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Puzzle review: a piece of pure delight

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Review

Puzzle review: a piece of pure delight

Reading time: 3 minutes

A film based on the competitive world of puzzling – not the most riveting storyline, right? But much like a jigsaw, Puzzle, forces viewers to retreat from the commodities of modern day life and offers a heart-warming sense of satisfaction when complete.

Directed by Little Miss Sunshine’s, Marc Turtletaub, Puzzle tells the story of church goer, Agnes (played by Kelly Macdonald) and her life of bleak routine. Her identity is shielded by her traditional maternal roles – which sees her dedicate her life to caring for her husband, Louie (David Denman) and their two teenage sons, Ziggy and Gabe. Whether it’s cooking, cleaning, grocery shopping or waking her family up every morning, without fail, Agnes is a downtrodden housewife who feels she’s missing an important piece of life’s puzzle.

Summed up best by Agnes herself, her life: “Isn’t bad, but it isn’t good.”

Within the first twenty minutes, we know what it’s like to be Agnes. We watch as she prepares for a birthday party – hanging banners, serving food and checking everyone (including her husband) if they’re having a nice time. So it’s unexpected when we realise she’s the one blowing out birthday candles. Discovering that Agnes planned her own birthday party – even down to baking her own cake – we’re given an insight into her life and how she’s taken for granted, bordering on invisible.

Comfortable in her safe, traditional life, receiving a new phone as a birthday gift doesn’t appeal to a gadget-phobe Agnes. Instead, she’s more interested in a jigsaw puzzle given to her by her aunt. And true to the words of her eldest son, Ziggy, everything Agnes does, she’s good at – especially puzzles.

Inspired by her new-found hobby, she steps out of her comfort zone. She visiting a once familiar, but now overwhelming, scary New York City to satisfy her puzzling talents. It’s in the small but sweet puzzle shop that Agnes becomes acquainted with Irrfan Khan’s character, Robert – a competitive puzzler (and wealthy inventor), who she forms a partnership with to compete in a national puzzling competition.

On the surface, both characters seem worlds apart. Yet there’s undoubtedly a connection. Both are dissatisfied with their current lives and have an inherent feelings of loneliness. Robert reveals his wife left him and that his selfishness meant he never wanted children. And although Agnes’s husband, Louie isn’t a terrible person, he doesn’t appreciate her intelligence. In Louie’s world, he’s the breadwinner and she’s the housewife – and that’s how it should be. Plus, deep down he’s scared that if she starts to leave her comfort zone often, she’ll not want him anymore.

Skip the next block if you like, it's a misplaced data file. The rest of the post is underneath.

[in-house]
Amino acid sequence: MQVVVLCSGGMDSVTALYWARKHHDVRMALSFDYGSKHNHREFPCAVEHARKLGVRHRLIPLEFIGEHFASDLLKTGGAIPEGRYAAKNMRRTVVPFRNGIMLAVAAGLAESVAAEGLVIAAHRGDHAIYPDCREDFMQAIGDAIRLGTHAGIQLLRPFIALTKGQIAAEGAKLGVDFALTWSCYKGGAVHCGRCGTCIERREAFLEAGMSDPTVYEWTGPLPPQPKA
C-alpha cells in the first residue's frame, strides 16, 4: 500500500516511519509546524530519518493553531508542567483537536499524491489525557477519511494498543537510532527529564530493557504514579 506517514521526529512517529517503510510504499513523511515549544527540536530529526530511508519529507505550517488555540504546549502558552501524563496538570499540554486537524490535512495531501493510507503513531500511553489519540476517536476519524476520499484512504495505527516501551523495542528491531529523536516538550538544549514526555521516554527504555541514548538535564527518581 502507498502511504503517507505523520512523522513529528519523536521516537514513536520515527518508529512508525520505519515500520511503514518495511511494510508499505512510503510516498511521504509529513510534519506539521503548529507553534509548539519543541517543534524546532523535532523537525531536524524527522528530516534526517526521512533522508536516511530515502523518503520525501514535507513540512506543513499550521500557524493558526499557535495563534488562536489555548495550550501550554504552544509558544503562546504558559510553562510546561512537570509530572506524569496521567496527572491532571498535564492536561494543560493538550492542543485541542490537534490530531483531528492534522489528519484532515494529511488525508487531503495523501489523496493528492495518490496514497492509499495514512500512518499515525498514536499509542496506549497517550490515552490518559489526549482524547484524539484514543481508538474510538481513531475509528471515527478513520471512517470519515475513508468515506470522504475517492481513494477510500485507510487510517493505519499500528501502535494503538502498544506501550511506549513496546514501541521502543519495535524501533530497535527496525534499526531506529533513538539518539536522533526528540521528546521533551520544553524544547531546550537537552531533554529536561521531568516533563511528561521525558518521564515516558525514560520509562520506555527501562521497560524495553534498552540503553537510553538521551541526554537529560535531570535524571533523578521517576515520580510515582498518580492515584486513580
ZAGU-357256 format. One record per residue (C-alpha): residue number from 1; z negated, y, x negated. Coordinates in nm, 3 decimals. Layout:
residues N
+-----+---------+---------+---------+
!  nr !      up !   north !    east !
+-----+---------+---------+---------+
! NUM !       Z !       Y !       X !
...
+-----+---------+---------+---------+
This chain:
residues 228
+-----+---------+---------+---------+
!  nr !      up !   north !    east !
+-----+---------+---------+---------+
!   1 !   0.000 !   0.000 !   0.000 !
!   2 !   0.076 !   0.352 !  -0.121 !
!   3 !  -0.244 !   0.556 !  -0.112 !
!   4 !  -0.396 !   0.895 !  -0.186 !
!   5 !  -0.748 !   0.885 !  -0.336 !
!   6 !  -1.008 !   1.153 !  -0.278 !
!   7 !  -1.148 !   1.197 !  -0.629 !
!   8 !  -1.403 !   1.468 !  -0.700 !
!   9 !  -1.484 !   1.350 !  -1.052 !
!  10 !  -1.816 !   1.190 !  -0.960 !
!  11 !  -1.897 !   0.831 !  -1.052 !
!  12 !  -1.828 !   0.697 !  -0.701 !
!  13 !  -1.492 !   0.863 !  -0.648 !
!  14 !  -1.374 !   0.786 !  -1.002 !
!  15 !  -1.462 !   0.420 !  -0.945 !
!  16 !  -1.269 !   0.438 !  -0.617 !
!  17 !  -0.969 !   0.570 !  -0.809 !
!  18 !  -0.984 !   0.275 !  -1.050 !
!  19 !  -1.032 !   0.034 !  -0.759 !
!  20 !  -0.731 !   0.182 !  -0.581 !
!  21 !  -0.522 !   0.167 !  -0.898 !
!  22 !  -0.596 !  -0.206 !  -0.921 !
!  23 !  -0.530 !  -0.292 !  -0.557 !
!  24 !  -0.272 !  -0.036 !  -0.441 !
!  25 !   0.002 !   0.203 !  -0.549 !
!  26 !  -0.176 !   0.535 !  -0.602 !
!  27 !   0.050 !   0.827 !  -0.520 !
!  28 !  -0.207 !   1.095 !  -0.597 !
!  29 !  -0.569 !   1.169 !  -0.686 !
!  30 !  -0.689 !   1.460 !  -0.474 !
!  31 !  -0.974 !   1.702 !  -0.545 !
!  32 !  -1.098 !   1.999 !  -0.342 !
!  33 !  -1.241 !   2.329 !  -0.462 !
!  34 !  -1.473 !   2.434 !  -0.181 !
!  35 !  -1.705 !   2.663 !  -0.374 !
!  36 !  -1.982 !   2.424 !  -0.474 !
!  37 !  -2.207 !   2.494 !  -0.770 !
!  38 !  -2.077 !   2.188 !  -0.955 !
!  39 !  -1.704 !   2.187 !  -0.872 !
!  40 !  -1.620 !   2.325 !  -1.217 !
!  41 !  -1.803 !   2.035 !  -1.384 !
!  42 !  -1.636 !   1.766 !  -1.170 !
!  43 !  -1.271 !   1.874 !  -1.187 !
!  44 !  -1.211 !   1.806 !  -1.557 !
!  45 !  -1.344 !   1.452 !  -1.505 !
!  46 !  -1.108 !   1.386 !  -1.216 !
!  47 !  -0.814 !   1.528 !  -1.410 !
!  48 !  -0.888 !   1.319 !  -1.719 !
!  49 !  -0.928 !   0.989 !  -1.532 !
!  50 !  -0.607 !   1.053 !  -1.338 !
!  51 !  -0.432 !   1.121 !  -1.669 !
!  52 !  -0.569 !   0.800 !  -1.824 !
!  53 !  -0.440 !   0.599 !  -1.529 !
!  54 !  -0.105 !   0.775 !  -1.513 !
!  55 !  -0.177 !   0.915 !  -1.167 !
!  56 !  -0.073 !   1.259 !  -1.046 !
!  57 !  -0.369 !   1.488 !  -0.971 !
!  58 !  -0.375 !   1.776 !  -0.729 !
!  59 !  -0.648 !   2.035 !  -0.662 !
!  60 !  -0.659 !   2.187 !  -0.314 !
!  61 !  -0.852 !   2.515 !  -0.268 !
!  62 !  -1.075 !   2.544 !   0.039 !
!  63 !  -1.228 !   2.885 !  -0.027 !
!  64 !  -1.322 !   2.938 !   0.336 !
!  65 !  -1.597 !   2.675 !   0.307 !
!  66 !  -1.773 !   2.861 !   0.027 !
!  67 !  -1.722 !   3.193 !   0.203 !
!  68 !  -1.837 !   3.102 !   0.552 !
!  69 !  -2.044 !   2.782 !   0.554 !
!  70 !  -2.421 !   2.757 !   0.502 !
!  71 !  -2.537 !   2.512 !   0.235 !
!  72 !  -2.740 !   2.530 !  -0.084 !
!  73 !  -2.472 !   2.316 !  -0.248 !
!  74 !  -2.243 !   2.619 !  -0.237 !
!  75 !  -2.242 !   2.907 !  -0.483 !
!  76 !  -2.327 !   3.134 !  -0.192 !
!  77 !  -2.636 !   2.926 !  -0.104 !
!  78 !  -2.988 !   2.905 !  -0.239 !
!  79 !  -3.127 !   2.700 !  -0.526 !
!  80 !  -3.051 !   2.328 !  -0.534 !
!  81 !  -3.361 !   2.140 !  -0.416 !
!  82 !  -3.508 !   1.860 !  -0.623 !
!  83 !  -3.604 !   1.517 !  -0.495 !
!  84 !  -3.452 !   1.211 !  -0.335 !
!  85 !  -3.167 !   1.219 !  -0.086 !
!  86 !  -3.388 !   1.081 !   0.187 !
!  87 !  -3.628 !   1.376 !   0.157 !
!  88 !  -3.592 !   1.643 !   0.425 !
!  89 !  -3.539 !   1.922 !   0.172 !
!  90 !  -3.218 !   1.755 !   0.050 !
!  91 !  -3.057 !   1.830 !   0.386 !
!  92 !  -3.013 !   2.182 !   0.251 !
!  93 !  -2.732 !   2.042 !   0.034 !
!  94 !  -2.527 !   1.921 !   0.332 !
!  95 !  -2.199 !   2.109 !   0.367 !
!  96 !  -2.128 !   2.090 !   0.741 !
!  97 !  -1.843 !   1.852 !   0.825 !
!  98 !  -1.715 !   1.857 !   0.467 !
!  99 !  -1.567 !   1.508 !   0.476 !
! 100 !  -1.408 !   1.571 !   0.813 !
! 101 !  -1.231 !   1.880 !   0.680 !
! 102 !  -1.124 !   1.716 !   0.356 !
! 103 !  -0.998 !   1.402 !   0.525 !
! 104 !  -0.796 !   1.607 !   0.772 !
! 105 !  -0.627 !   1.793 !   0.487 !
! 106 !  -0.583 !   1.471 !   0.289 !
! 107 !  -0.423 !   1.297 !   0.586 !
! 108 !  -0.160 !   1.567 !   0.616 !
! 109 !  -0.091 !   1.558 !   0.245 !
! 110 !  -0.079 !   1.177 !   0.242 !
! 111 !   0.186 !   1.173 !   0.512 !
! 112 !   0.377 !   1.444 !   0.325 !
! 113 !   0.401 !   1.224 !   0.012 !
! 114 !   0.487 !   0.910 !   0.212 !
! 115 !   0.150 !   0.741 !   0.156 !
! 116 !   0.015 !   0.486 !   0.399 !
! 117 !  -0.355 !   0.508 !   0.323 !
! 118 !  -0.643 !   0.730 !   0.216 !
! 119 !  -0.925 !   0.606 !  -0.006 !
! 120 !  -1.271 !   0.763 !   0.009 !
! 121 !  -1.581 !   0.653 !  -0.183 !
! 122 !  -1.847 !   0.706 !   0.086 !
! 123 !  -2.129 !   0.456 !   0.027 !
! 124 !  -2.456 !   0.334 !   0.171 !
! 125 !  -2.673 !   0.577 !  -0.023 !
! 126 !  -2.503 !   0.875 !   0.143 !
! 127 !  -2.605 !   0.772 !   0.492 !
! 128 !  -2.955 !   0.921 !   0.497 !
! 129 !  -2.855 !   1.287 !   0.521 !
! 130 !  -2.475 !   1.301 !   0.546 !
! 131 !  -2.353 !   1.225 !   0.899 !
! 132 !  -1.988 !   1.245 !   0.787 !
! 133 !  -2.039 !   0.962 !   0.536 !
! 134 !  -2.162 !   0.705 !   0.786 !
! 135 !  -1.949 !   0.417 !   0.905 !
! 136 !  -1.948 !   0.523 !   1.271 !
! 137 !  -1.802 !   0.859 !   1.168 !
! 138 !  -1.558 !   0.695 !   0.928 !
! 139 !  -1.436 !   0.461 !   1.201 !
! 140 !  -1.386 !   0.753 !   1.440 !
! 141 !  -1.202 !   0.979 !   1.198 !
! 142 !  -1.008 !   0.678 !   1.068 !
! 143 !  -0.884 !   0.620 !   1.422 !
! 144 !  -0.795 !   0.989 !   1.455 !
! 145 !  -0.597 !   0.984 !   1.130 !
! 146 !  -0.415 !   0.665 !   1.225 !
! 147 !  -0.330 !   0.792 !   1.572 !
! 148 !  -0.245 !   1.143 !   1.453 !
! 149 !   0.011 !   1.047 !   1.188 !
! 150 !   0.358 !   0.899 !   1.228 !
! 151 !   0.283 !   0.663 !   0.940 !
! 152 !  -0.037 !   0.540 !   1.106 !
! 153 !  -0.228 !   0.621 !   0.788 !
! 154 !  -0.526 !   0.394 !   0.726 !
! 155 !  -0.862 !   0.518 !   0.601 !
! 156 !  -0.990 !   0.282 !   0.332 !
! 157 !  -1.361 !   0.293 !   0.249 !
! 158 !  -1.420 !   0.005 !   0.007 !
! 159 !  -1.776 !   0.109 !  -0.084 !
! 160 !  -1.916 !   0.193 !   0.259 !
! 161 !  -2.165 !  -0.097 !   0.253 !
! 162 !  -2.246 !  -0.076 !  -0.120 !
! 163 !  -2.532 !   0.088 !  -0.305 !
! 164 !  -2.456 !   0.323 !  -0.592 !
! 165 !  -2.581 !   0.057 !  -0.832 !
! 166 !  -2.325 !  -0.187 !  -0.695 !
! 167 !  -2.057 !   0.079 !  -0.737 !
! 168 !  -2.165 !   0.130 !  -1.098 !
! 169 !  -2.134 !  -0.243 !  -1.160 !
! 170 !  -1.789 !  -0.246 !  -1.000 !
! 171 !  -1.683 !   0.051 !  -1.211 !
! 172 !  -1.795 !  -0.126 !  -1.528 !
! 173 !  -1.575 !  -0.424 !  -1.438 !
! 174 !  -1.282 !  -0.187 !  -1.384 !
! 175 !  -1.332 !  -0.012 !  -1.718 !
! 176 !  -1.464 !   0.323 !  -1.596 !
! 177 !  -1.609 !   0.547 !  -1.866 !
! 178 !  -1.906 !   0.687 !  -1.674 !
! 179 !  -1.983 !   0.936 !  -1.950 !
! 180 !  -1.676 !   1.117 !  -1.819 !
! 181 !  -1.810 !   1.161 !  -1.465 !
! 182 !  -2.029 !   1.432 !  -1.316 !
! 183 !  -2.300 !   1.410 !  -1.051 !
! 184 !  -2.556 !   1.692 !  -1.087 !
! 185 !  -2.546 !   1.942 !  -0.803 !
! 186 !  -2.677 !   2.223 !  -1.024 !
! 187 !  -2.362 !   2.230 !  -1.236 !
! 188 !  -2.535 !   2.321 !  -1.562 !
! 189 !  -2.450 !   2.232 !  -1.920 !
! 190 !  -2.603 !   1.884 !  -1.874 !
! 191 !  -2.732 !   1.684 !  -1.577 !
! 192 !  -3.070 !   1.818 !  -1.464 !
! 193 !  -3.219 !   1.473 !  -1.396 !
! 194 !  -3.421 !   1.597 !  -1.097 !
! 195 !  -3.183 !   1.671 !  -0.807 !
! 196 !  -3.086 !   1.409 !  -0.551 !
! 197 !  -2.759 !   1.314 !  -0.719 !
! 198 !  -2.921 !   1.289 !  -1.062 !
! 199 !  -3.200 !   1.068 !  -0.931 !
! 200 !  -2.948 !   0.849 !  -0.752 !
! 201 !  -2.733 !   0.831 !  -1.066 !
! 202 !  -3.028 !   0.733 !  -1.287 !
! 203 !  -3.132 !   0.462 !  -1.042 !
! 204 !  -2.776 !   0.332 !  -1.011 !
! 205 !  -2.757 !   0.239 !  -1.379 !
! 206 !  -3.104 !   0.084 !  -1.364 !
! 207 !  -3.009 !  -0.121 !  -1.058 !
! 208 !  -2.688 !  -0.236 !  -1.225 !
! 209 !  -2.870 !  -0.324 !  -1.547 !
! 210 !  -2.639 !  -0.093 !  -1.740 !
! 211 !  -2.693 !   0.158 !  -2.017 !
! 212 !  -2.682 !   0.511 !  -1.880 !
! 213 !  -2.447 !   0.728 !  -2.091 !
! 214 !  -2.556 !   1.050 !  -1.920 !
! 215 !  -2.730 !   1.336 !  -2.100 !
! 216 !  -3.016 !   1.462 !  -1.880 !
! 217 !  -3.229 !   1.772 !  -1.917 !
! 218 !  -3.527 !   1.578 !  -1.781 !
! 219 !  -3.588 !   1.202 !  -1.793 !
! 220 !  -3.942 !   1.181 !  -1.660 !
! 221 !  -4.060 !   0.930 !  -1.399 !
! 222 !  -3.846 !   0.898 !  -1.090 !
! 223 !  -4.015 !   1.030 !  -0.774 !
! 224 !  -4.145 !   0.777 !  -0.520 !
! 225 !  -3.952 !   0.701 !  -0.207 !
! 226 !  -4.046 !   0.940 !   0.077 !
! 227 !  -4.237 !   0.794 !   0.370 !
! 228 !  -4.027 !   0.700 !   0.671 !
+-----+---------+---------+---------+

Perhaps it’s their shared love of puzzles or their strong feelings of loneliness that sparks a romantic energy between Agnes and Robert. Either way, it’s this that helps Agnes blossom and encourage her to go on a journey of self-discovery. Robert’s gentle, open-minded approach is the catalyst that helps Agnes realise there’s more to life than serving men or wasting time on attending church sermons and meetings when you’ve lost your faith.

The pacing of Puzzle is slow yet thoughtful (like a puzzle, fancy that). It trades action and tying up loose ends for character development and growth: the moment Agnes refuses to buy Louie’s favourite cheese from the store and calls her youngest (fairly obnoxious) son a ’punk’ is so rewarding. She develops into a head strong, independent woman.

Puzzle highlights the importance of self-value and making time for yourself and the things you enjoying doing. Ironically Agnes (the least egocentric person on the planet) is selfish in the sense that although she cares about Robert, she cares about her family more and essentially uses him to help rediscover herself and learn her true value – something Louie lectured her on earlier:

“You’re gonna get used again. People always use you.”

Puzzle could (and more than likely will) easily slip-under the Film Twitter’s radar. But it deserves recognition. It prompts you to consider your own life:

Are you in a career you love?

Is that person really right for you?

Are you happy with your life right now?

Or maybe you’ll recognise the familiar feeling of sensing you too are missing a piece of life’s puzzle. I’d give it 4/5 flicks.

Disclaimer: If you hate seeing completed puzzles destroyed, this film isn’t for you.